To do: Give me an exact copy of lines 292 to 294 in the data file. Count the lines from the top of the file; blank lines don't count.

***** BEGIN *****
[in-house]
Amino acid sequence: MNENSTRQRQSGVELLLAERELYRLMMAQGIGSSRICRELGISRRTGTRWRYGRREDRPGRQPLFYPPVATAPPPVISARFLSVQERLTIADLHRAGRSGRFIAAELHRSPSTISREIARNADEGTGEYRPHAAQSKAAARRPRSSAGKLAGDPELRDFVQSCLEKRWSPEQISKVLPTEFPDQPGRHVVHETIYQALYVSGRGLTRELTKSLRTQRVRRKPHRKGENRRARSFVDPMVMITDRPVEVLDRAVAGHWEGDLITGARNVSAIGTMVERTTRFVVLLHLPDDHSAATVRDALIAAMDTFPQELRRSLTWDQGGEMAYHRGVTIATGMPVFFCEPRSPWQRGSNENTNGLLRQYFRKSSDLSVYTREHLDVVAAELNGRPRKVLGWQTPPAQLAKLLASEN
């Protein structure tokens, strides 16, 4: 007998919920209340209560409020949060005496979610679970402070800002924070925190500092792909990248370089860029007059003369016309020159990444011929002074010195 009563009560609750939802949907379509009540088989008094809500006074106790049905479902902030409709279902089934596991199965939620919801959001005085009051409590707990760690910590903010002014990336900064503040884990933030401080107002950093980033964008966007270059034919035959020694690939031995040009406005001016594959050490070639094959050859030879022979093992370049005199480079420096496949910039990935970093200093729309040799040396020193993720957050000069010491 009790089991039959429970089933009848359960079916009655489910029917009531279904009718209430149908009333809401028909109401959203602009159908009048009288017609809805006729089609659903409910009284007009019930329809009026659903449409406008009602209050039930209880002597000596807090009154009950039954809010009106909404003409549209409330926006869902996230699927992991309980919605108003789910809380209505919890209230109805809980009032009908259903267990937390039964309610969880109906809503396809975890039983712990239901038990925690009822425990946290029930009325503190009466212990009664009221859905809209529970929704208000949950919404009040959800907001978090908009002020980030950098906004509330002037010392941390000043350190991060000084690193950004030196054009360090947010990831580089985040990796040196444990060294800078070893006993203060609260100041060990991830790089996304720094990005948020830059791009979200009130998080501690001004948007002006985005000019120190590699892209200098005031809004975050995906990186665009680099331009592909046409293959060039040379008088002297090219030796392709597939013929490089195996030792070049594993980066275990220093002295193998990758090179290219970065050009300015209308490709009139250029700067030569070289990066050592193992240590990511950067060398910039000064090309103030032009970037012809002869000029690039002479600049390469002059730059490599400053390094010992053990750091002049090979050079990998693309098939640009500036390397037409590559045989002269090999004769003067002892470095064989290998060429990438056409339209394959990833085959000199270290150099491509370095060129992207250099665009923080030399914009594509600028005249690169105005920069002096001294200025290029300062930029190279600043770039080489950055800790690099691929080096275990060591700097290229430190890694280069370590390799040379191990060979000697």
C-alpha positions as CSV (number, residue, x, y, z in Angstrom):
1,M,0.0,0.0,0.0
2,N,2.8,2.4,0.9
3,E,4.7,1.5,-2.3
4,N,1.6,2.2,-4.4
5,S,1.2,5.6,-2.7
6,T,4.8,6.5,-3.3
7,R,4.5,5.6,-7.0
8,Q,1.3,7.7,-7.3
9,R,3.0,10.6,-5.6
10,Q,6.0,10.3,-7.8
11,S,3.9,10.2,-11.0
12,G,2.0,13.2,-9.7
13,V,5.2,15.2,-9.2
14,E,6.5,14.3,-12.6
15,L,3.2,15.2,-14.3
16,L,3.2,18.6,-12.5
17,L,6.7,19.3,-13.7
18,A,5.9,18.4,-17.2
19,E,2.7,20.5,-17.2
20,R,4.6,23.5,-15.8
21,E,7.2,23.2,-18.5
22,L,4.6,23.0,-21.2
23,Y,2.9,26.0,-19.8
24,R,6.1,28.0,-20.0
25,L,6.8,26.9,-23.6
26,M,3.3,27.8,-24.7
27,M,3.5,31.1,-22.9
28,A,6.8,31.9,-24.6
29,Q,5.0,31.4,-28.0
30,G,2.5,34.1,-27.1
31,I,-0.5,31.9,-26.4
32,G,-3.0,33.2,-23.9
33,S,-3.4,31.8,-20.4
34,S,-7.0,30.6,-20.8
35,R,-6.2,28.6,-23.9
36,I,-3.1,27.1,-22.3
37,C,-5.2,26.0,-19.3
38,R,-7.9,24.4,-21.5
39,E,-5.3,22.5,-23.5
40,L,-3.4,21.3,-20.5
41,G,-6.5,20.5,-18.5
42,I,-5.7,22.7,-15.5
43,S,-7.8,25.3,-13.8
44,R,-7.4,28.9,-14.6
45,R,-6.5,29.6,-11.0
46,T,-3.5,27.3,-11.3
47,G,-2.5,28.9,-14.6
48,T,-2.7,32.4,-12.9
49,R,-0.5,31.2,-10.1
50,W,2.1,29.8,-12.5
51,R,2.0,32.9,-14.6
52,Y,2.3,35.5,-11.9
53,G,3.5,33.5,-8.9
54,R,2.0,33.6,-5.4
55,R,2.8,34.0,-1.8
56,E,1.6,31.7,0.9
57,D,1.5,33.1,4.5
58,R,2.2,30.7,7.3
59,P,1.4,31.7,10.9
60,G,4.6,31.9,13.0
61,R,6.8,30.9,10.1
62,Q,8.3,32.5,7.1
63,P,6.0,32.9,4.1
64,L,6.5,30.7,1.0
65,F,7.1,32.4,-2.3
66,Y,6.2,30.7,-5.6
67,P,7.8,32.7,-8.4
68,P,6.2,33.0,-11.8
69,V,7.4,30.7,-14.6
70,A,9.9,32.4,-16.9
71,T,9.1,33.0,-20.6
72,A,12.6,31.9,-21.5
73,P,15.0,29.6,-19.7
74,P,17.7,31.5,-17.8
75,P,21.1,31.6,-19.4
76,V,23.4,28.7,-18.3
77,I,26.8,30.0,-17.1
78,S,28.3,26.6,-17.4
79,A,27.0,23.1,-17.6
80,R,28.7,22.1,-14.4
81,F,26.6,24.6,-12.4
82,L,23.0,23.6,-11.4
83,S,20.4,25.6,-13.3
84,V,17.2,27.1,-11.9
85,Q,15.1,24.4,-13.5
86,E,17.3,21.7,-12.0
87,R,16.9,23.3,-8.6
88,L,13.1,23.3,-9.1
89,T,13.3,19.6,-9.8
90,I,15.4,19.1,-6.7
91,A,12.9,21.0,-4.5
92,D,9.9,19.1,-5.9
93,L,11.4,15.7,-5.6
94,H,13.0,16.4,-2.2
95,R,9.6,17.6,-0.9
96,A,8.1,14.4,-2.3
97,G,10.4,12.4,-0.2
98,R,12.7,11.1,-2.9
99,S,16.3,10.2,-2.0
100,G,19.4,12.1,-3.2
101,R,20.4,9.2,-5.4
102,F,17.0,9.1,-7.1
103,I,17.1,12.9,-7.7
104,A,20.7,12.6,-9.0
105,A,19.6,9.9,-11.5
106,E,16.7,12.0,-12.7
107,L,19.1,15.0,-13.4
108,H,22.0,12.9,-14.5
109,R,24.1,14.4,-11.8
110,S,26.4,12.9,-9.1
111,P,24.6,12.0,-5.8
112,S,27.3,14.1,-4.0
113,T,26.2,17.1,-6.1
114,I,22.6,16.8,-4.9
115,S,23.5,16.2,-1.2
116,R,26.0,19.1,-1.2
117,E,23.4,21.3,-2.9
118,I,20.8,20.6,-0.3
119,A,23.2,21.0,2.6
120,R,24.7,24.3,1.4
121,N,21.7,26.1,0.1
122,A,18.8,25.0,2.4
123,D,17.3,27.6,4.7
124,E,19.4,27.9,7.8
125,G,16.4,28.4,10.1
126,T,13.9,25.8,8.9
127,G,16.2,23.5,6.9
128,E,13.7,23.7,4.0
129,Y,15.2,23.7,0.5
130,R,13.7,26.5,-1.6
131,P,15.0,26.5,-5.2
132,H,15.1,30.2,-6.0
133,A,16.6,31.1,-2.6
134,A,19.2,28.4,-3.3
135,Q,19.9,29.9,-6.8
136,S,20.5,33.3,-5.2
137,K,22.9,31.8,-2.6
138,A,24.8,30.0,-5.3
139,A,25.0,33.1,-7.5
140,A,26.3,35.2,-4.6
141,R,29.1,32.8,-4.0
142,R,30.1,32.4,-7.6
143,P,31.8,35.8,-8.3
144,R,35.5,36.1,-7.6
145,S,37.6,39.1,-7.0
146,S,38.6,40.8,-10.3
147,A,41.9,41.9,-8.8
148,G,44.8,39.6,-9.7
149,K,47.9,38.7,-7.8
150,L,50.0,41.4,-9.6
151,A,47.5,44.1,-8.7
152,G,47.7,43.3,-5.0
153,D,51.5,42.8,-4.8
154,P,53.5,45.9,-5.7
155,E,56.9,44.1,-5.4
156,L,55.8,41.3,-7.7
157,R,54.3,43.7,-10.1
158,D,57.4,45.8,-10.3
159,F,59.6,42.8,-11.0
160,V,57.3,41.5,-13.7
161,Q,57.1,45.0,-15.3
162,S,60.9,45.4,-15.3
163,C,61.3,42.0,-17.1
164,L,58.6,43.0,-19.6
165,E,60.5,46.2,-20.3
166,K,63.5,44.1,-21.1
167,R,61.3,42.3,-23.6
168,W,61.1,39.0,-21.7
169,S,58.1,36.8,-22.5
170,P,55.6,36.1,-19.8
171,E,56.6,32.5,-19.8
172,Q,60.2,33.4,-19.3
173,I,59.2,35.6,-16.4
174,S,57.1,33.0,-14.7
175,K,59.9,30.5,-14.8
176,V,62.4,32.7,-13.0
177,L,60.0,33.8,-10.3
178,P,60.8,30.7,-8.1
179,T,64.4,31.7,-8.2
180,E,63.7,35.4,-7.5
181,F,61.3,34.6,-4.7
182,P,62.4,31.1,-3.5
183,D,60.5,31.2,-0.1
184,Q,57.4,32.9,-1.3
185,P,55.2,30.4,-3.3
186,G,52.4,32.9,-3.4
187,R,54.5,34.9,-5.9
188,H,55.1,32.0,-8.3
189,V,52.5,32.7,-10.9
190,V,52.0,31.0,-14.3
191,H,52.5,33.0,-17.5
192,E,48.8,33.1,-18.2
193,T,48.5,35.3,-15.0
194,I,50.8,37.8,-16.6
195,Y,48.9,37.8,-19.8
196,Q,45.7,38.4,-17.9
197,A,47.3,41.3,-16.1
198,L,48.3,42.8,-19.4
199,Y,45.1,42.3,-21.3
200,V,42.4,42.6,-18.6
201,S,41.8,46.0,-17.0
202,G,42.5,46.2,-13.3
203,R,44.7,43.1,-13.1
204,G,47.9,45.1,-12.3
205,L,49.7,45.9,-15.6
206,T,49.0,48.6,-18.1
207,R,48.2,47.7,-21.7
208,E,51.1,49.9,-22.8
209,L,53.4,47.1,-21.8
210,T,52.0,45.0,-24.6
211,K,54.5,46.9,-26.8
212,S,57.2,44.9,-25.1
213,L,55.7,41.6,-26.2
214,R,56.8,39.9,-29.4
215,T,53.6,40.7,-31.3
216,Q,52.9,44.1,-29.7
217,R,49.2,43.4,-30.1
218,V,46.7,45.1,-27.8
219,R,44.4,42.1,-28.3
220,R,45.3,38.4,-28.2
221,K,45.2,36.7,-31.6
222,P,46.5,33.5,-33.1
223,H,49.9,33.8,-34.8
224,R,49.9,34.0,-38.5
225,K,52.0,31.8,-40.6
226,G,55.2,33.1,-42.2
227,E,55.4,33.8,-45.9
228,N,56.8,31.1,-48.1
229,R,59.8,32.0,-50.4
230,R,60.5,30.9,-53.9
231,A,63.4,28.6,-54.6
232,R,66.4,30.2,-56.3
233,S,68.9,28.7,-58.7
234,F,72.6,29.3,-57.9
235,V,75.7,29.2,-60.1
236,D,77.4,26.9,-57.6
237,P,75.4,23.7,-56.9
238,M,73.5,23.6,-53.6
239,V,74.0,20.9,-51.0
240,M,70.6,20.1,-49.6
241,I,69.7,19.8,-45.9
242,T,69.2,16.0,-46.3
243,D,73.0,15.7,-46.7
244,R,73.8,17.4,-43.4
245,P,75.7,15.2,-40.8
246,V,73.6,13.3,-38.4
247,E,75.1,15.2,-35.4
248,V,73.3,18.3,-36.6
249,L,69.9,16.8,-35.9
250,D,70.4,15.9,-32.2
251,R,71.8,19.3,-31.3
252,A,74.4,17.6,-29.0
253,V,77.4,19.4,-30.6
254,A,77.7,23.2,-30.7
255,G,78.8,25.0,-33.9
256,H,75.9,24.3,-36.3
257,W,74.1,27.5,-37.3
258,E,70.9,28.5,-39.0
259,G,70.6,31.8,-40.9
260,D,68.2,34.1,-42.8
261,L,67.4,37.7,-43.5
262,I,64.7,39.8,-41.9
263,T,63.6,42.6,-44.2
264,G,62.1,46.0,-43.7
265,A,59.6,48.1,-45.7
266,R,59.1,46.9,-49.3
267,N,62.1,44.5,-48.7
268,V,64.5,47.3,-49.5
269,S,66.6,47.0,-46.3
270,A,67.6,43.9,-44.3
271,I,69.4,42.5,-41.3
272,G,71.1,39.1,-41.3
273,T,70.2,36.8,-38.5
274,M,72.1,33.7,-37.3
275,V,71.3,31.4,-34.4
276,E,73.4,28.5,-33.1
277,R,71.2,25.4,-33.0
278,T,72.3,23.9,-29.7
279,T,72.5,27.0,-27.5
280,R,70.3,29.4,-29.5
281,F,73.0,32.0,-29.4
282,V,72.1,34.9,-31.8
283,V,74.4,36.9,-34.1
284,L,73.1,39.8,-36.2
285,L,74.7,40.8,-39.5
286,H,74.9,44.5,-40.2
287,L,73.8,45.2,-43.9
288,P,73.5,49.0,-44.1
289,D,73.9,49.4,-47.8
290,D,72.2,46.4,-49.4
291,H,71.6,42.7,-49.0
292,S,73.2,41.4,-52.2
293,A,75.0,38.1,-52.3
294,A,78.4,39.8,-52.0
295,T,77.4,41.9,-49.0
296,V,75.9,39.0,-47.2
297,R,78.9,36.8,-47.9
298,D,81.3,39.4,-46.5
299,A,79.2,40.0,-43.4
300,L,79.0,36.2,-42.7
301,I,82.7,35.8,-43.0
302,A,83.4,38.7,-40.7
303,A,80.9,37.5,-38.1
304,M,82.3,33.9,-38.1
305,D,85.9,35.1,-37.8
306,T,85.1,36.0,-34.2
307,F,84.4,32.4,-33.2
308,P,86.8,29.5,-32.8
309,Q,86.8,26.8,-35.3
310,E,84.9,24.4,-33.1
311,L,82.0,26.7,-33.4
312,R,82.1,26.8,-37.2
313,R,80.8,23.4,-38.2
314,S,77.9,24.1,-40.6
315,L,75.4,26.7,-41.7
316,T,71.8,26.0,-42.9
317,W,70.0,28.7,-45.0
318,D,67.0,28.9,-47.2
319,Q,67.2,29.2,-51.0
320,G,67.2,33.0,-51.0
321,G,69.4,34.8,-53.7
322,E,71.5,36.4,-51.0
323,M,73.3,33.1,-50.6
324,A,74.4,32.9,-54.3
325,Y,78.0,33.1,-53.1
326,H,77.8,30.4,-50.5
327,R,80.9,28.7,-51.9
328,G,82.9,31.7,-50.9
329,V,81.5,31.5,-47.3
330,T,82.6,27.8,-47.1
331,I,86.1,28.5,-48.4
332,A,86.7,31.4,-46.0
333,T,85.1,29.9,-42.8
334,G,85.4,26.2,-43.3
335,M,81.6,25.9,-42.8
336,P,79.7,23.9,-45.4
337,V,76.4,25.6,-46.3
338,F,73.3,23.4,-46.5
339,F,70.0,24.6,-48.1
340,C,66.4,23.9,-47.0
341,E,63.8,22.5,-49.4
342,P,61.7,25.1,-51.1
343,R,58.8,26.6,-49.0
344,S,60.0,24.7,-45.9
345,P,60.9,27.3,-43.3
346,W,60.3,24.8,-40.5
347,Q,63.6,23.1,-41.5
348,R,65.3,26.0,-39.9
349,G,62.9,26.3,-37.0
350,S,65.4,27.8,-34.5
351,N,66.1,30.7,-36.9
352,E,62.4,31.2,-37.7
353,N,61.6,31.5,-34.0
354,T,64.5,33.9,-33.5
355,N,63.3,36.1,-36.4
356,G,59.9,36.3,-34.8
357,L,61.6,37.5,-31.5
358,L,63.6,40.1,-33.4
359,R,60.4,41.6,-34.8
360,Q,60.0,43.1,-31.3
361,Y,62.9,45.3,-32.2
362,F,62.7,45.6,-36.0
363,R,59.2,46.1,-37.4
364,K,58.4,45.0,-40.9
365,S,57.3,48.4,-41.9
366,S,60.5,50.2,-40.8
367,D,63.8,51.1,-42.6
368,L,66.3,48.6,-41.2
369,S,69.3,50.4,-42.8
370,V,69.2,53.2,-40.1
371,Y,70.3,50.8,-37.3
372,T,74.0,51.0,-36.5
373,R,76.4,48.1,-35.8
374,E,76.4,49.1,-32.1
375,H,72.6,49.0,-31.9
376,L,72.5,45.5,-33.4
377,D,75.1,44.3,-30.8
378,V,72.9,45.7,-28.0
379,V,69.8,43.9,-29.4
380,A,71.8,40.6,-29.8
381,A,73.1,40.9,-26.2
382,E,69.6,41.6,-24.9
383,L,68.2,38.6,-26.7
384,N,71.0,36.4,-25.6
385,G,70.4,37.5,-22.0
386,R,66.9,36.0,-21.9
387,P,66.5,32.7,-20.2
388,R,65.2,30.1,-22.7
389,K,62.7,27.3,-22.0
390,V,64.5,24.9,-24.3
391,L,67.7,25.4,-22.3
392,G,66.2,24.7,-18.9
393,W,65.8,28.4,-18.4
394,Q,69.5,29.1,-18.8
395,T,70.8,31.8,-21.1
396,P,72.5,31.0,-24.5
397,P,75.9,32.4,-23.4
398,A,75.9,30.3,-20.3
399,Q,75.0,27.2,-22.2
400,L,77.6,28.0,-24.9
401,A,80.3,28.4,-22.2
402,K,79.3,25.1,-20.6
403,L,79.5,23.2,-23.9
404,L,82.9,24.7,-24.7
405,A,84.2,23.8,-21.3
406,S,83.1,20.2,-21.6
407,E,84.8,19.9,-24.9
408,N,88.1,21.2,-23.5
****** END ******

288,P,73.5,49.0,-44.1
289,D,73.9,49.4,-47.8
290,D,72.2,46.4,-49.4